A recent major upgrade to our Australia Telescope Compact Array telescope has greatly enhanced its capability for scientific discovery, and has lead to the next generation of telescope signal-processing systems.
Keeping the Compact Array at the forefront of astronomy
Our Australia Telescope Compact Array began operating in 1988. After more than 20 years of service, its systems for transforming radio signals into useable data needed to be upgraded to ensure that it remained one of the world's most productive radio telescopes.
Turning a data stream into a torrent
We used our expertise in astronomy engineering to undertake a seven-year, $12 million upgrade called the Compact Array Broadband Backend project.
During the upgrade the dishes and receivers that do the initial amplification of radio signals from space stayed the same but just about every other piece of equipment the signals pass through was changed. We designed and built 32 special processing boards, each with 26 layers and 4000 components, for the project.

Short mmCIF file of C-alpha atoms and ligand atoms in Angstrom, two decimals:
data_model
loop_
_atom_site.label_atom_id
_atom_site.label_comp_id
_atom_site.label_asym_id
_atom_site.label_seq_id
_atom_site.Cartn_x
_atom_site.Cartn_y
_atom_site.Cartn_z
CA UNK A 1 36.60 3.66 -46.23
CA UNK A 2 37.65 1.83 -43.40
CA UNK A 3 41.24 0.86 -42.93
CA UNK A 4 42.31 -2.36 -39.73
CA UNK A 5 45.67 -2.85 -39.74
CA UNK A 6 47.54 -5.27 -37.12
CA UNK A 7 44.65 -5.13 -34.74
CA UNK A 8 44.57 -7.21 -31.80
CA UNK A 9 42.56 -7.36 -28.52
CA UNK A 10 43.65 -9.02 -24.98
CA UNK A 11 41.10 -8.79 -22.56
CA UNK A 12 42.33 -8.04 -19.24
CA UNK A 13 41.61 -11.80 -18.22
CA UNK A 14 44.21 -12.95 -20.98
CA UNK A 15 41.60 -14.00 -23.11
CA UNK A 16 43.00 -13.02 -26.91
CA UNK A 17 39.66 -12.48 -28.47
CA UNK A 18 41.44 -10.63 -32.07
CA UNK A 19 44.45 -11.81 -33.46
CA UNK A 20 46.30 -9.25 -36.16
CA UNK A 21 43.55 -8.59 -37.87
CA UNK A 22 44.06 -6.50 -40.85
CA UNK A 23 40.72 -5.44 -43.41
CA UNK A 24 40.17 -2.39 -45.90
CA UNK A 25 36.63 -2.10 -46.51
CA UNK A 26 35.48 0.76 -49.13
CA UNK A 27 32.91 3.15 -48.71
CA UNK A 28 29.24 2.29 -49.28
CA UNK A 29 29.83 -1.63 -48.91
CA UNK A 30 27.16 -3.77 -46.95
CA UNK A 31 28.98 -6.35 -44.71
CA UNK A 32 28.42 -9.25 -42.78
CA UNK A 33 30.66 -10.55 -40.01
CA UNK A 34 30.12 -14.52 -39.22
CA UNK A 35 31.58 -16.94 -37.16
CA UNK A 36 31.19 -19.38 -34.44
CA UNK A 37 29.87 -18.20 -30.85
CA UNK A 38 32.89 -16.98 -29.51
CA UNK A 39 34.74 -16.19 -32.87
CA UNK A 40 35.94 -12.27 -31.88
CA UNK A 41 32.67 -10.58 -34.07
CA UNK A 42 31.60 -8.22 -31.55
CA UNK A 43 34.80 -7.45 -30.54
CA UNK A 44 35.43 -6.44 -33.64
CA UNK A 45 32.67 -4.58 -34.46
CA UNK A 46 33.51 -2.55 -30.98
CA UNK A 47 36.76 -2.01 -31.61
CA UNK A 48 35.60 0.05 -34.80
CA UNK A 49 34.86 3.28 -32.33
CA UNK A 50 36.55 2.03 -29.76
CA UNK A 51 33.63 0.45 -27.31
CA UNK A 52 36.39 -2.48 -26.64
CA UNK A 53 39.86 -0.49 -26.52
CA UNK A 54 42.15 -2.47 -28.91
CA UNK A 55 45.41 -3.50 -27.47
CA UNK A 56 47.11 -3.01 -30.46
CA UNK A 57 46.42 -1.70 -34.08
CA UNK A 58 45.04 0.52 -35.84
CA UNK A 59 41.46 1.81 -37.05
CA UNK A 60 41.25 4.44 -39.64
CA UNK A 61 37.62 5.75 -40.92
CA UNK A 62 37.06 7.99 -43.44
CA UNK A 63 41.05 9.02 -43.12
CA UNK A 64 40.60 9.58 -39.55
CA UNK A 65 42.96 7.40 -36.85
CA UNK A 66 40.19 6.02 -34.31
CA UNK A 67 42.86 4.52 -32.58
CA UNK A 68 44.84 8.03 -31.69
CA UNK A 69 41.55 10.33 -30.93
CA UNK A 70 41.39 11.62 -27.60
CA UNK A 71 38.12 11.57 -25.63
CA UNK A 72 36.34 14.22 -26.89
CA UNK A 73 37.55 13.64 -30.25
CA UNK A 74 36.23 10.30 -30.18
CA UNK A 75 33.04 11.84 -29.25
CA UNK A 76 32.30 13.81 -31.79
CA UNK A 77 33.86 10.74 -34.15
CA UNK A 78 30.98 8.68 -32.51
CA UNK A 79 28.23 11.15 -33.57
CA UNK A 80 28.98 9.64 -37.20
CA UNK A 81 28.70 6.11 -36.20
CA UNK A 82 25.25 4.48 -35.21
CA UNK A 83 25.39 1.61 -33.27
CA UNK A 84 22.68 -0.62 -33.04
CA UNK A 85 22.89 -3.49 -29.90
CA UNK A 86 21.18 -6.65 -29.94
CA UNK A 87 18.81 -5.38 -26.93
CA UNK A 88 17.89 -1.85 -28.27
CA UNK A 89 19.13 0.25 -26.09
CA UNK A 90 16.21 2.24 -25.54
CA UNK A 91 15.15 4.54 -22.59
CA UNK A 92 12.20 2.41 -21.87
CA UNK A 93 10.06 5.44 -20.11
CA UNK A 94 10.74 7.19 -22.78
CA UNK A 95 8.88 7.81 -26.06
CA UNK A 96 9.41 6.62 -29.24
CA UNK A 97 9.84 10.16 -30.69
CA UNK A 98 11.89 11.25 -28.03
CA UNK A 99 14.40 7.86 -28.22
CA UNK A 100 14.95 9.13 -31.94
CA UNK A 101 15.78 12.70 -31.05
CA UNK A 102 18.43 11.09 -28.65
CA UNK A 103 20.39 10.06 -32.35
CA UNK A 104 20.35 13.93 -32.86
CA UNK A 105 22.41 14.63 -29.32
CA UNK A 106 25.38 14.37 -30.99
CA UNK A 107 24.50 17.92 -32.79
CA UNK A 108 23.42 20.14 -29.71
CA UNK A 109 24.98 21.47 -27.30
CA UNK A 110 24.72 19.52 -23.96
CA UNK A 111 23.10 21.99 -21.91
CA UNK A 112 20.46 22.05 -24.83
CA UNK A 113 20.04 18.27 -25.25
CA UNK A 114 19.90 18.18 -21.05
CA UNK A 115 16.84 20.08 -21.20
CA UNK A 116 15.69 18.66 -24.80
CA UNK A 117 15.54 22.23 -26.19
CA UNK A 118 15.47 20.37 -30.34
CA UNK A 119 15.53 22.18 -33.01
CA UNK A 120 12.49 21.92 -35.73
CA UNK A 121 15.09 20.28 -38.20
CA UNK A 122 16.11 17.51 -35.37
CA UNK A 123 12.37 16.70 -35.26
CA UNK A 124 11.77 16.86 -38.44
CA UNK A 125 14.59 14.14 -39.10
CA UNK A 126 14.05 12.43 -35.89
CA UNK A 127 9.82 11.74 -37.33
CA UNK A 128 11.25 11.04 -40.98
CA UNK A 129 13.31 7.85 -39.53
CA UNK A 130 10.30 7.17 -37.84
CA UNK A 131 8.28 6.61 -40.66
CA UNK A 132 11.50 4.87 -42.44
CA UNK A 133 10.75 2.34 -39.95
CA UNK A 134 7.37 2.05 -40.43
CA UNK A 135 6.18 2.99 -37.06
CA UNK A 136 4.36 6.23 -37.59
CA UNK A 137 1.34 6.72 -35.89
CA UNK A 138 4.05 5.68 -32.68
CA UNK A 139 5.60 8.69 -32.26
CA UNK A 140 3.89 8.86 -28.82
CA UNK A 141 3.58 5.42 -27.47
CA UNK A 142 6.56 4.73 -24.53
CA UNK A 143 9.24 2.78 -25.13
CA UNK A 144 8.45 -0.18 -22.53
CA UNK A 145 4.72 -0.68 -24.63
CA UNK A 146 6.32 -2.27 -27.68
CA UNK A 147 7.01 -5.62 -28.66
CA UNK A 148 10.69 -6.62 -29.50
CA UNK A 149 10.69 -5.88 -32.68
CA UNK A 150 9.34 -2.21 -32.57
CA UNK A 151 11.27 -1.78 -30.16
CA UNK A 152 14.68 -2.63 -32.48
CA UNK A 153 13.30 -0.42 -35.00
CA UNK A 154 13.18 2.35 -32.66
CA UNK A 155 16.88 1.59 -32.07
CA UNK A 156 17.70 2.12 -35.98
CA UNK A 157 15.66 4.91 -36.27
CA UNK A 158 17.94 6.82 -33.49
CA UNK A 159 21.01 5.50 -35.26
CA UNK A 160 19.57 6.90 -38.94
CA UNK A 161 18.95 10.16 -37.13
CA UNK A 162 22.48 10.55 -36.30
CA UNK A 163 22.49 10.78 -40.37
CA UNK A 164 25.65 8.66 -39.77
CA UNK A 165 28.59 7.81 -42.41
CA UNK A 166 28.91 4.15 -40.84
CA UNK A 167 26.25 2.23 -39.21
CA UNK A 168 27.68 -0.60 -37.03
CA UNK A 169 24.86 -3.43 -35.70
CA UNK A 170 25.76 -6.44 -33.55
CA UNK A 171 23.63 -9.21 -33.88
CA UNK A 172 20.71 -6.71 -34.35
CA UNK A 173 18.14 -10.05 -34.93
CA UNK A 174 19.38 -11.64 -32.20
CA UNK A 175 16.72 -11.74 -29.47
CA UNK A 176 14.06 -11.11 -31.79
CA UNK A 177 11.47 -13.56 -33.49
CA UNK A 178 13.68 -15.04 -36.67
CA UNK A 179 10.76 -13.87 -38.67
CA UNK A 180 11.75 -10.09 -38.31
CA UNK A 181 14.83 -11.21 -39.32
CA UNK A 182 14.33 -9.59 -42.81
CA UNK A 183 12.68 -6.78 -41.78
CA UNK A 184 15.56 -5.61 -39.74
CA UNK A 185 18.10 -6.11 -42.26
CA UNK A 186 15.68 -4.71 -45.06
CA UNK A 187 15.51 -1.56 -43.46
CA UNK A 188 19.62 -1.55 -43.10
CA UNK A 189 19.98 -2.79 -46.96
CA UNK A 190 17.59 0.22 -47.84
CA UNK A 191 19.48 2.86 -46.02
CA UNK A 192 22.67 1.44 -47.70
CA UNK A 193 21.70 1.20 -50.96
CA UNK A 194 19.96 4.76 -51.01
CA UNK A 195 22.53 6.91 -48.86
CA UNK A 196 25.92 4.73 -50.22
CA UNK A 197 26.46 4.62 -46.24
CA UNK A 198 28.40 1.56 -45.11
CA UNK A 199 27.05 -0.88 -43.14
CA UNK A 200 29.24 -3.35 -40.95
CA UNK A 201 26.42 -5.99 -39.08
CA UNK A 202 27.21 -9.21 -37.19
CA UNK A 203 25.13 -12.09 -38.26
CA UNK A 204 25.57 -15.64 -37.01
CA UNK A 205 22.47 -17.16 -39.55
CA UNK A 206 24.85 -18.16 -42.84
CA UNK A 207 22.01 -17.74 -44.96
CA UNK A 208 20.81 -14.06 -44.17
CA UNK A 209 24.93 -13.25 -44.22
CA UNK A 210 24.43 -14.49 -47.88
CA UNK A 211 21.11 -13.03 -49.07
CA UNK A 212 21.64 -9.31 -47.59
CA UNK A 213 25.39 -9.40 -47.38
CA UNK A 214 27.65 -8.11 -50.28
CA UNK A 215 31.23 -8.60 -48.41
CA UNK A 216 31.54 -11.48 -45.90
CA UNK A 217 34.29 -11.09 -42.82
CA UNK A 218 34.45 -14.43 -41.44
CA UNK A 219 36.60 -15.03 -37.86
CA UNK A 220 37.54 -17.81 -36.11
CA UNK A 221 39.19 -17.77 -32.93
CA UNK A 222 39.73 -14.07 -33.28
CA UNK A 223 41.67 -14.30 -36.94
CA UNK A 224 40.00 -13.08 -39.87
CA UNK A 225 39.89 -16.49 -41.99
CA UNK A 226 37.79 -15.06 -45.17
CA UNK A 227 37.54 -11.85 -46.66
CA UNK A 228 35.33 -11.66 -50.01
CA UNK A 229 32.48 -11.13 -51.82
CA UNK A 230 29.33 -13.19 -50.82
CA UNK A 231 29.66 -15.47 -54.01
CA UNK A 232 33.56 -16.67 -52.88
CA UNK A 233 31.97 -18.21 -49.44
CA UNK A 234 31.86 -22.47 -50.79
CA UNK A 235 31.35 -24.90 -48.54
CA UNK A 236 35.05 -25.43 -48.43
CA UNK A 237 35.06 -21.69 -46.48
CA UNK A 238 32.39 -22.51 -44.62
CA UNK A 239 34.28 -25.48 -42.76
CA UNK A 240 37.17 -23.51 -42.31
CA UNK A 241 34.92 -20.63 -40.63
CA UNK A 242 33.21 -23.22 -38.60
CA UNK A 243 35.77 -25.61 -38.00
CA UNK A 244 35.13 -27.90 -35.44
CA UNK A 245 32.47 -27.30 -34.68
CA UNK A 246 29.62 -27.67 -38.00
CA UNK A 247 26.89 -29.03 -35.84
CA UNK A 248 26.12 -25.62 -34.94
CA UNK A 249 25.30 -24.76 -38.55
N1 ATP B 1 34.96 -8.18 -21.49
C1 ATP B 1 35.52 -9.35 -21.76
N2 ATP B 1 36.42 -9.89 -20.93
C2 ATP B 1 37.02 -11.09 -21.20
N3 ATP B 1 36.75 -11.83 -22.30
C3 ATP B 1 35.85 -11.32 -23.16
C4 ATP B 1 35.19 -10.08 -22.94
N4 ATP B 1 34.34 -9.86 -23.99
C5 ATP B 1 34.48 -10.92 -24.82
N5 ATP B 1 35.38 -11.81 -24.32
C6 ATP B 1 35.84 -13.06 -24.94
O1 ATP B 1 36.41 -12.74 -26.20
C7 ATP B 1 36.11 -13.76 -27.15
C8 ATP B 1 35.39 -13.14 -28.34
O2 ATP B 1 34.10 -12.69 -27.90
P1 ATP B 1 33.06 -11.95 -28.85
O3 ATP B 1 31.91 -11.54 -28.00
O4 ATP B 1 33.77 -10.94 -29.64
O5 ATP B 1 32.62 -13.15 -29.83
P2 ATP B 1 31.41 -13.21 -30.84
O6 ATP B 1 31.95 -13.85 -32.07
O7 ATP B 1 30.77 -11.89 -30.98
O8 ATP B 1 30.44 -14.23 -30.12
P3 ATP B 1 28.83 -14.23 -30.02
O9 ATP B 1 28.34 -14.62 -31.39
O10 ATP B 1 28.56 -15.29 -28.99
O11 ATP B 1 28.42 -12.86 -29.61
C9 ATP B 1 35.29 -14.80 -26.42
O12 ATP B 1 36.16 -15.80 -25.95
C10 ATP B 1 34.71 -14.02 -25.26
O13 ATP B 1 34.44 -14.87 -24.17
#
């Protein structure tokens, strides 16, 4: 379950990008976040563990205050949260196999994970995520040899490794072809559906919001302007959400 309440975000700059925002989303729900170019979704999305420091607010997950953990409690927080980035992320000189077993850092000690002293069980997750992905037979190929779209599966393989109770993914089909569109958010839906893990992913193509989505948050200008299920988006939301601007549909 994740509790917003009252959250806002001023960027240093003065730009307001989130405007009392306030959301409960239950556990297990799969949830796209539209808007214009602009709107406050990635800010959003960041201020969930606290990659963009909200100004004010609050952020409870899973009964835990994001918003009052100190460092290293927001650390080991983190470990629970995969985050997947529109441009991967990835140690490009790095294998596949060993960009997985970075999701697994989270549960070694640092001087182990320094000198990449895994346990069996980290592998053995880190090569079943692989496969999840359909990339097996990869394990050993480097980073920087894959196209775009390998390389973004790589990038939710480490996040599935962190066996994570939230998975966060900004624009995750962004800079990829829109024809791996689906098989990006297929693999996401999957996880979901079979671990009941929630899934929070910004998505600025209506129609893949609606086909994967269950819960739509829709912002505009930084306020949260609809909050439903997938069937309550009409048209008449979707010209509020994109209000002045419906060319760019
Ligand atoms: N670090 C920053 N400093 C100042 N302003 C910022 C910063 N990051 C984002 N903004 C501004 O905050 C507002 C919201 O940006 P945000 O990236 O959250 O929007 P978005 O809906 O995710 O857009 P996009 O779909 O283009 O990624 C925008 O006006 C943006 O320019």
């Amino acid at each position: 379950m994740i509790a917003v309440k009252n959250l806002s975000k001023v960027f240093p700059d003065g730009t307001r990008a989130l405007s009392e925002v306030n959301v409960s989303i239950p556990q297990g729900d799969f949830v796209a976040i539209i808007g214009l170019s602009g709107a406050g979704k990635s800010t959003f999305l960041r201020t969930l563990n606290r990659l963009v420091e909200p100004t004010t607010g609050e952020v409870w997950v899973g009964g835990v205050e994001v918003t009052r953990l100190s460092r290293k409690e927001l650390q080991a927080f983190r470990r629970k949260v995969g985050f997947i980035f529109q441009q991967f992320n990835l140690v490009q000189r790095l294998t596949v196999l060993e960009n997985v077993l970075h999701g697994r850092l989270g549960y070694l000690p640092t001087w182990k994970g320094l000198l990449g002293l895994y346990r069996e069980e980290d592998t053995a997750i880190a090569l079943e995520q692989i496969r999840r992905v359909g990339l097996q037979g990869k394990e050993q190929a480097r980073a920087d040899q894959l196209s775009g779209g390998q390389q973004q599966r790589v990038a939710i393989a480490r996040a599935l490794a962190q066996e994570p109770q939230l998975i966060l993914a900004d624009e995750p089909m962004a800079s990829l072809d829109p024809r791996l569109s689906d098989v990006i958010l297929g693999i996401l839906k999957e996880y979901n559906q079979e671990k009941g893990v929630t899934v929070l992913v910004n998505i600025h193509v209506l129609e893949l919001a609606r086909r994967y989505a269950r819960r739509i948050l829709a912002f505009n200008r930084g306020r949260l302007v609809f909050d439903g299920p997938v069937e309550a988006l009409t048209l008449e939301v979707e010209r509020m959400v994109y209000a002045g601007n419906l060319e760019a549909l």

Developing the next generation of signal-processing systems
The upgrade increased the Compact Array's bandwidth—the 'chunk' of radio spectrum it can handle at any one time—sixteen times. It also made the telescope four times more sensitive to faint radio signals, and less sensitive to radio-frequency interference, greatly enhancing its capability for scientific discovery.
Demand for our new technologies has been strong, and they have been taken up by other radio observatories around the world.
The project has also lead to the next generation of telescope signal processing systems. What we learned as part of the Compact Array Broadband Backend project has already been used in the development of our newest radio telescope, the Australian Square Kilometre Array Pathfinder, itself a precursor to the international Square Kilometre Array telescope.
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